Over the past few years, the increase of franchise reboots (or attempted reboots) has given more than a few people pause, even more so when typically male films and franchises are attempted with female cast. While Ocean’s 8 and Ghostbusters had some measure of success (despite the fury of fanboys), films like The Hustle didn’t fare so well, prompting the (correct) criticism that merely substituting women in for men does not a good (or feminist) movie make. Charlie’s Angels is an interesting entry into the reboot era, not least because it’s a property that already centralizes women (though I would like to see a male reboot with, say, Chrises Hemsworth, Pine, and Evans?), but typically via a male gaze. The original TV show traded on camp aesthetic that somewhat undercut its sexism, and the two films from the 00s relied on the quality of the three actresses, all with an arch sense of humor, to evade some of the nastier accusations of sexism and objectification (though not entirely). The latest version of Charlie’s Angels, directed and written by Elizabeth Banks, attempts to morph the concept into a more feminist, certainly less objectifying version of the story, treating female spies with a combination of seriousness and irreverence that’s surprisingly refreshing.
Charlie’s Angels features Kristen Stewart and Ella Balinska as Sabina and Jane, members of the spy organization run by the unseen Charlie and superintended by a group of “Bosleys,” including Elizabeth Banks and Patrick Stewart. The two Angels must protect Elena (Naomi Scott), a scientist responsible for the Calisto project, a new-fangled form of energy technology. Elena fears that Calisto has a glitch in it that enables it to be weaponized, but runs into resistance from her immediate superior, Fleming (Nat Faxon), who refuses to take her report to the head of the company. Of course, someone is indeed trying to weaponize Calisto, and the Angels must race to recapture the tech before the villains can complete their nefarious plan.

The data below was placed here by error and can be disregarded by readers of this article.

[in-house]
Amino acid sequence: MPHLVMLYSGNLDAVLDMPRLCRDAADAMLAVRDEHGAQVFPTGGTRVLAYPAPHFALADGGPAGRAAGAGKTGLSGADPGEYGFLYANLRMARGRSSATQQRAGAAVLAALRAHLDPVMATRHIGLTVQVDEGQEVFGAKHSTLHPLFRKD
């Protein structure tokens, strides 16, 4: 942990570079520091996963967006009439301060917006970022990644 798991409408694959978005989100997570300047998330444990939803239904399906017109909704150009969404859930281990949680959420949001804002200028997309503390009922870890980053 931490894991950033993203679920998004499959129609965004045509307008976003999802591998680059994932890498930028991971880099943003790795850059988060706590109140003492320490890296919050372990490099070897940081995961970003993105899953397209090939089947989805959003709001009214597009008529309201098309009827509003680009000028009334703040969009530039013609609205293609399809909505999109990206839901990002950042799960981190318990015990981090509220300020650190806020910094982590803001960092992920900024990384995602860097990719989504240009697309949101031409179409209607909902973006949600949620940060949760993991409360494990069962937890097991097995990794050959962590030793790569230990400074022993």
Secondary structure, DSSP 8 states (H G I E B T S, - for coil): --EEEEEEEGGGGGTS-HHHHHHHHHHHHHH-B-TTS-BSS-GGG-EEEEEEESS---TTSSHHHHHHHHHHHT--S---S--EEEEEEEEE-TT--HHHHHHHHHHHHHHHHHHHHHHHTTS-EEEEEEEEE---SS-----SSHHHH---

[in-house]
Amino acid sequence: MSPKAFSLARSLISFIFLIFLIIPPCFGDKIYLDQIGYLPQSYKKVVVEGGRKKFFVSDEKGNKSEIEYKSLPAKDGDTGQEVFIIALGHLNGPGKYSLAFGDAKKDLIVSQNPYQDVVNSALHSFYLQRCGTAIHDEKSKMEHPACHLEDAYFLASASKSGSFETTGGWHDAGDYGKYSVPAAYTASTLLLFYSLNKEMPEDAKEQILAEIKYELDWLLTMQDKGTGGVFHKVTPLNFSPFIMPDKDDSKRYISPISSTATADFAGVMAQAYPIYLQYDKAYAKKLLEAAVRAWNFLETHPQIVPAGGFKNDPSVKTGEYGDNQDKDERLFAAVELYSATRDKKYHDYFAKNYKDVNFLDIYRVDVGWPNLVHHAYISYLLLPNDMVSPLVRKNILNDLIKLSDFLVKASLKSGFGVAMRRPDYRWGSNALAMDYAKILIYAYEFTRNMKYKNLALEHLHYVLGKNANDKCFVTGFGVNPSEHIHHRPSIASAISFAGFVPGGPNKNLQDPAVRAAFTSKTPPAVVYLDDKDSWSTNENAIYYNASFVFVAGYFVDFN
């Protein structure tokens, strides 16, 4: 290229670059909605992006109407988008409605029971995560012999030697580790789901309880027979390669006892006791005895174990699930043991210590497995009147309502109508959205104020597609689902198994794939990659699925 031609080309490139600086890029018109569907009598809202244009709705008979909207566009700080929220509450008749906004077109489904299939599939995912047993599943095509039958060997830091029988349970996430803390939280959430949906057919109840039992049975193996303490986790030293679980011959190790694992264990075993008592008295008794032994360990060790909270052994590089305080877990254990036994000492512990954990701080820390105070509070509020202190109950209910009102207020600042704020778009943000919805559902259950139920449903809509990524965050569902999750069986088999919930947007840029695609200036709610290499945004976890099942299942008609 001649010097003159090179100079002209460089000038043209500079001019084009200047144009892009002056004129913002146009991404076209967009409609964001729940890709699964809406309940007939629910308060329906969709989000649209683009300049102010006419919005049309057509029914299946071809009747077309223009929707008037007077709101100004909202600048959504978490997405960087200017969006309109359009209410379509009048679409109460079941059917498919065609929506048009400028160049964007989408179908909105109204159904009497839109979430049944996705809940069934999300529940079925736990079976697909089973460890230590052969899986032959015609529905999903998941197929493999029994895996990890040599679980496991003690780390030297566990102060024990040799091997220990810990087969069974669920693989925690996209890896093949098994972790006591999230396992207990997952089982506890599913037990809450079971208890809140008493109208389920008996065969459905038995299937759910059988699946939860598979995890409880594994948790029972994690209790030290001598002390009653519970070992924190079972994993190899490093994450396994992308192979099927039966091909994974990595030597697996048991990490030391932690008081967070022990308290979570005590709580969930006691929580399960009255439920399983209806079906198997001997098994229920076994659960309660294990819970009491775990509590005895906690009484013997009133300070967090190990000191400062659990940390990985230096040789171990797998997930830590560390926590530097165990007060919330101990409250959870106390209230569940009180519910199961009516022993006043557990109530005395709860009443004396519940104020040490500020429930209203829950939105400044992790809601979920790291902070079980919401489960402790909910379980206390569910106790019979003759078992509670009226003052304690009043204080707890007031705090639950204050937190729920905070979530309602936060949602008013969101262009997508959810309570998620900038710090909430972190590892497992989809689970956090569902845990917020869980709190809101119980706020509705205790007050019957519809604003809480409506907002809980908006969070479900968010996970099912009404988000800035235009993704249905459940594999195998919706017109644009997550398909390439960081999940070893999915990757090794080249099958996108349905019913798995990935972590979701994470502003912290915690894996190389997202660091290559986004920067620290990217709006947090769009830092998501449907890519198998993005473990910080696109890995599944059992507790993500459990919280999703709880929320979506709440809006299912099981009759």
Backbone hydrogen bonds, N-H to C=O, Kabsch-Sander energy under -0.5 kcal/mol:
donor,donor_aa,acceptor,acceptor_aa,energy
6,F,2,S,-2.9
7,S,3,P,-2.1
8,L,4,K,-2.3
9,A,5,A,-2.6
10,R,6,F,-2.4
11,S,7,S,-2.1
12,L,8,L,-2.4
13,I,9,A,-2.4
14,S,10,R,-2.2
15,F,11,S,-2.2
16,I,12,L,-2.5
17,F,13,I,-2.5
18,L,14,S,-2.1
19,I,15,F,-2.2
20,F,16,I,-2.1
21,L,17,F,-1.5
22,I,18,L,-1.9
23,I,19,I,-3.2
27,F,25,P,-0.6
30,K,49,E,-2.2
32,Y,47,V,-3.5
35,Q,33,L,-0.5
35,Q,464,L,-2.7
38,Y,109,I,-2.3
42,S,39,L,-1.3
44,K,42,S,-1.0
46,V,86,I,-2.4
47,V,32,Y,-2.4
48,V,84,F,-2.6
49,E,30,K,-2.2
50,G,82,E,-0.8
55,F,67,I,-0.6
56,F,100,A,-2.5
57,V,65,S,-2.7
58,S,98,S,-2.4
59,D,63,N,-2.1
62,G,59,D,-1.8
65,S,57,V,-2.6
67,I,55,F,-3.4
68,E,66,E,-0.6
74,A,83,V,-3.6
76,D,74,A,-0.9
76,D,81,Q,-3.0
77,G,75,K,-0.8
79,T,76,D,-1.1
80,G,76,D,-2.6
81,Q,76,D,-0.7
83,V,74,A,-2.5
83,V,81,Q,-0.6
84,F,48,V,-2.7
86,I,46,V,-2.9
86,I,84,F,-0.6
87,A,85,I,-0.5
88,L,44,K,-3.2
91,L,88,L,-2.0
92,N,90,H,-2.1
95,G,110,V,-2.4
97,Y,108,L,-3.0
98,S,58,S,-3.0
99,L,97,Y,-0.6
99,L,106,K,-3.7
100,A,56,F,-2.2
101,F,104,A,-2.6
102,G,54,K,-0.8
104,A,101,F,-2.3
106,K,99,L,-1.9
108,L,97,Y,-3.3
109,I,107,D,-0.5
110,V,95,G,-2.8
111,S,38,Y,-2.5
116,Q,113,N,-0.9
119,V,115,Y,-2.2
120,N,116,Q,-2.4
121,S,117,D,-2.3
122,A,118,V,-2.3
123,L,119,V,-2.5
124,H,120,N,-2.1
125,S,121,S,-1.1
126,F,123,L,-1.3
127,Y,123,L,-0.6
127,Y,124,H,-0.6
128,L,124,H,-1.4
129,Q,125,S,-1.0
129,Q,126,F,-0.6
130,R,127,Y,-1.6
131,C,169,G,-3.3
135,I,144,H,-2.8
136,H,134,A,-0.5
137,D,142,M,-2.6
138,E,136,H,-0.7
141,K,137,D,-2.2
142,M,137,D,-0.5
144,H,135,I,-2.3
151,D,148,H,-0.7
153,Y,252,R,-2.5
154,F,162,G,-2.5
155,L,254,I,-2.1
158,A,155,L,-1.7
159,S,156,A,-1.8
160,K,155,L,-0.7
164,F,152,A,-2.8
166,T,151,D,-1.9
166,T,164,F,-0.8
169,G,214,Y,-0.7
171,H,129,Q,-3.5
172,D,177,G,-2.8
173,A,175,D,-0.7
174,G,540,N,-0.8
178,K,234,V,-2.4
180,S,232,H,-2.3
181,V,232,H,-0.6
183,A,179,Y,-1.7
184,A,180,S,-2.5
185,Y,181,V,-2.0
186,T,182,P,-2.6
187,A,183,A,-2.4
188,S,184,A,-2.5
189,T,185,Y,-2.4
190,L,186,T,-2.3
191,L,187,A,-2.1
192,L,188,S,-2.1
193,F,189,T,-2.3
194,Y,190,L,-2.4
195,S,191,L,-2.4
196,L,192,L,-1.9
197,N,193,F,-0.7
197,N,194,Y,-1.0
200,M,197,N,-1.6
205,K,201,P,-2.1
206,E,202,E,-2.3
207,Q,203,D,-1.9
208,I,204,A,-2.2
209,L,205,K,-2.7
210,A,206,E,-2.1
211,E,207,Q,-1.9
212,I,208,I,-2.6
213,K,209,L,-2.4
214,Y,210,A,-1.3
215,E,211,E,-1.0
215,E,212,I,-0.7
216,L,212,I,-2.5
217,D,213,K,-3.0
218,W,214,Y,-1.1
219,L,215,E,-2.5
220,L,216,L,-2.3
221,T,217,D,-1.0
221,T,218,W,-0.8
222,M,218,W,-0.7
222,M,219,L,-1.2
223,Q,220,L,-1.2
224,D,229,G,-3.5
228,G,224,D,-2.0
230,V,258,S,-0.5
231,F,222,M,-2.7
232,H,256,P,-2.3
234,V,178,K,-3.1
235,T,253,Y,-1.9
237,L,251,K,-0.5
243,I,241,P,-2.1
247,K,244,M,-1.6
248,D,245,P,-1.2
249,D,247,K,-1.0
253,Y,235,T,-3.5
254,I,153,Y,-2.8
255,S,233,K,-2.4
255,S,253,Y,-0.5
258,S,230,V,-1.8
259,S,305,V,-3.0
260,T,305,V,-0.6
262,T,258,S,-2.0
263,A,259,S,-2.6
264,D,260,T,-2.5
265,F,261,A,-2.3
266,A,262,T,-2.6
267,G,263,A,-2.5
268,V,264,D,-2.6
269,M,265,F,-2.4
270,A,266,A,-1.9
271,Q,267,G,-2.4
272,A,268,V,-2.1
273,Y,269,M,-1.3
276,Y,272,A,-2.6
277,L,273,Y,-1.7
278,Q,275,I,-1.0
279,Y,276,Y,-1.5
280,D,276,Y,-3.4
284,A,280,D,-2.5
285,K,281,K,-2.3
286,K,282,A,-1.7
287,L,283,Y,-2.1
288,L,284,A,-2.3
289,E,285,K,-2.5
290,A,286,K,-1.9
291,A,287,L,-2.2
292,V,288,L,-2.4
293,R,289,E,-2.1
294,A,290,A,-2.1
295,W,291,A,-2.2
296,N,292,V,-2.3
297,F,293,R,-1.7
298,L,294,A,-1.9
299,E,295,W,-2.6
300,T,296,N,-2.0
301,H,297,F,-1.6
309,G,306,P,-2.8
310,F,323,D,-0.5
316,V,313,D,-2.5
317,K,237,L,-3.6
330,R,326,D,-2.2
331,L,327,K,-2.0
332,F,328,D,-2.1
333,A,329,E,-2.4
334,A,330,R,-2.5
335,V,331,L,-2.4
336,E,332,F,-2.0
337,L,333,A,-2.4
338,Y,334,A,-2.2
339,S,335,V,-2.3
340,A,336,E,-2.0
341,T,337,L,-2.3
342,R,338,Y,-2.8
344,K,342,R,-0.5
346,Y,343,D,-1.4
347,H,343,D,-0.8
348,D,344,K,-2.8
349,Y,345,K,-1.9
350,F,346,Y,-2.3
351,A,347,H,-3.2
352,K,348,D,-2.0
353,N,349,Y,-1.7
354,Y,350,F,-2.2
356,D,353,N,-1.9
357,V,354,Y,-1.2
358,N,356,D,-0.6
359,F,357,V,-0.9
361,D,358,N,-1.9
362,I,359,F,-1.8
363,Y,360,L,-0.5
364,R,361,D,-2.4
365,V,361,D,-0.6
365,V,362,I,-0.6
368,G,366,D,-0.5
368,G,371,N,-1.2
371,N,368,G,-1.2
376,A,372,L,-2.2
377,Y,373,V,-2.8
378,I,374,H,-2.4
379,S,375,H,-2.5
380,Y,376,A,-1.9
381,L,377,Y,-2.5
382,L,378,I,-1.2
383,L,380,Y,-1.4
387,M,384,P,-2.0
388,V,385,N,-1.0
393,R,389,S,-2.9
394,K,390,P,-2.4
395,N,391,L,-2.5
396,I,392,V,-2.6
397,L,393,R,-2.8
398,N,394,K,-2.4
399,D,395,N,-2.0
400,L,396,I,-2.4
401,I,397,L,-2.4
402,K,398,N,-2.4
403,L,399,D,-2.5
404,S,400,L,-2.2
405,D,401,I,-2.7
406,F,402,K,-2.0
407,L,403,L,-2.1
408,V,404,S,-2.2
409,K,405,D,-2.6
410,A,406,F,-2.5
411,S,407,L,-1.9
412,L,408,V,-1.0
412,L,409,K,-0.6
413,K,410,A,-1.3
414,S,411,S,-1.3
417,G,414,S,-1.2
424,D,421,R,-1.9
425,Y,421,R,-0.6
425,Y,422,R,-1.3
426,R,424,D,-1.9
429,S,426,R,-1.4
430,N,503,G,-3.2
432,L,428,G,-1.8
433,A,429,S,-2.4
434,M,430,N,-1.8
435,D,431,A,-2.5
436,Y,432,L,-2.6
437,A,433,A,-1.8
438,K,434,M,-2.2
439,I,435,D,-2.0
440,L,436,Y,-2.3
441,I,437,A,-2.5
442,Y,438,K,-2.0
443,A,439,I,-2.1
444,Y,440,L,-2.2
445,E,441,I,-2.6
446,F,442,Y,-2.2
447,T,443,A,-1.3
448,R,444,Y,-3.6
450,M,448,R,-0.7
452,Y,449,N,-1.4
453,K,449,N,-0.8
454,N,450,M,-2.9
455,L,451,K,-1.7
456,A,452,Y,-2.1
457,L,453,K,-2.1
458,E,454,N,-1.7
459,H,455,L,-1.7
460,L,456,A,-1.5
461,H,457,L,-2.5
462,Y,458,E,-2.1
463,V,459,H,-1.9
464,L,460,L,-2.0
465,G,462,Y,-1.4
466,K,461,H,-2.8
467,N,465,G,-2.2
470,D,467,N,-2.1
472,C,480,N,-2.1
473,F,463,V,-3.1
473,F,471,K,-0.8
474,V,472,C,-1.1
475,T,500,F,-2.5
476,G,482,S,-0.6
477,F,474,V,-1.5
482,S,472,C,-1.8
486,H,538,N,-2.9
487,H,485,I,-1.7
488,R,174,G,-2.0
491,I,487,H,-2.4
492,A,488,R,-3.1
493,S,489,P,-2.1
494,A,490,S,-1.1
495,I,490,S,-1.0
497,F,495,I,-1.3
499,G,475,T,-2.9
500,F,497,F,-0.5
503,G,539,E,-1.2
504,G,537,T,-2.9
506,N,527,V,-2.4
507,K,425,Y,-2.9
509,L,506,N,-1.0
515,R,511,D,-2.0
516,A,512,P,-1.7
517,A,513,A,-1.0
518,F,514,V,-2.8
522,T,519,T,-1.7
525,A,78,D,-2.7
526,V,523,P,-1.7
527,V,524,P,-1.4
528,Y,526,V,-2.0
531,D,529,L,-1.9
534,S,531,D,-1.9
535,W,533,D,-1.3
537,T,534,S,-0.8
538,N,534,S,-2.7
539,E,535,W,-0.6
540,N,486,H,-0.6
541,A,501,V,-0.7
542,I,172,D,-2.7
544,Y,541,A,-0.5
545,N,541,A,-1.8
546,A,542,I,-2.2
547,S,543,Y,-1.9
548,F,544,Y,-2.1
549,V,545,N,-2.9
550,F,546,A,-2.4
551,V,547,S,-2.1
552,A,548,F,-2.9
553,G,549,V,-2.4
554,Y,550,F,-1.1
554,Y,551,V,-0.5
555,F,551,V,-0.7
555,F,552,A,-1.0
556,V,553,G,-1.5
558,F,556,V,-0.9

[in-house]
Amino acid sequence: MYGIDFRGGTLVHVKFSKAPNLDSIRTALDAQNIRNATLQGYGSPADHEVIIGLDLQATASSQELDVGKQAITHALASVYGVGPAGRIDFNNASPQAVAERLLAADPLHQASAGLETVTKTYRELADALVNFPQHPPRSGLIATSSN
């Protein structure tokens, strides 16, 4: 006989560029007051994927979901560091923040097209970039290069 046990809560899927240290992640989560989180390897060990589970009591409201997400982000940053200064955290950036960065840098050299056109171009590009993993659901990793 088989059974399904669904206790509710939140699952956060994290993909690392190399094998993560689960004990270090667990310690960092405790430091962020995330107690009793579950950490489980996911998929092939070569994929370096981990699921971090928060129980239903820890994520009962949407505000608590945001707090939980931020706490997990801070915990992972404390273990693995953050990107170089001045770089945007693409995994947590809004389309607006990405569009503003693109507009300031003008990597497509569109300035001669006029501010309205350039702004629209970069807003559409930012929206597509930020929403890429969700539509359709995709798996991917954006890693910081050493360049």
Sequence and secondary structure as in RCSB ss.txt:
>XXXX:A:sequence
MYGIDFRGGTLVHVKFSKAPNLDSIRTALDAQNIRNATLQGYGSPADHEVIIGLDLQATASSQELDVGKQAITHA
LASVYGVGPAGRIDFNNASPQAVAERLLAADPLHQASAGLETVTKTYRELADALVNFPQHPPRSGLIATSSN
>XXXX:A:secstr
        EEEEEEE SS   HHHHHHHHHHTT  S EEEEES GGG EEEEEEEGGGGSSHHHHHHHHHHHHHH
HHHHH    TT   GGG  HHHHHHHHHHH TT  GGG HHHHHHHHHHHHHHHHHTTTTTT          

The simplicity of the plot is a major bonus in Charlie’s Angels, evading the need for extensive exposition and providing space for the real fun of the franchise, which is getting to see the women flexing their muscles and kicking some ass. Stewart has been rightly praised for her part as the funny, talky, queercoded Sabina, but she’s balanced admirably by Balinska’s no-nonsense Jane, and the naïve but likable Elena. That balance is needed – the film takes these women seriously, and while there’s certainly humor, it doesn’t rely on slapstick comedy and camp. One of the weaknesses of previous iterations is that the women, and their bodies, were often made the site of jokes, the humor reliant on objectification and the camera’s unwillingness to treat them as serious subjects. With a female director and writer at the helm, the humor shifts into something that the Angels themselves control, relying on clever quips, non-sequiturs, and their subjective weaponizing of their own bodies.
It’s a clever move and one that thrums with a throwback kind of “girl power” motif. If the original Charlie’s Angels and the remakes were aimed at the male demographic, this film is aimed at women, especially teenage girls. And that is not only needed, it’s goddamn refreshing. Banks gives her actresses, and herself, space to play, to enjoy the games of espionage without forcing the concept to become self-serious or overly campy. The Angels cease to be objects for consumption and become people in their own right, quirky, odd, at times even maudlin, and that’s fine. Their sexuality is weaponized not by an unseen male controller, or by the camera gaze, but by themselves – the opening sequence sees Sabina gleefully manipulating the male gaze to her liking, waxing eloquent on how women make the perfect spies while tying up, and beating the snot out of, annoying boys.
Whether or not Charlie’s Angels succeeds at the box office – and by now, it seems clear that it won’t – it deserves attention and more than a few kudos for what it tries to do and largely succeeds at. It shifts the paradigm of a male fantasy concept, placing the power squarely in the hands of young women, who delight in their humor, their badassness, and their manipulation of the images that would, under a male director and a male screenwriter, be rendered objectifying. While not a perfect film, even in its feminism, Charlie’s Angels is a fantastic example of women retaking the means of production and using iconic images, crafted by men, against patriarchal structures.
It’s also, by the way, a lot of fun.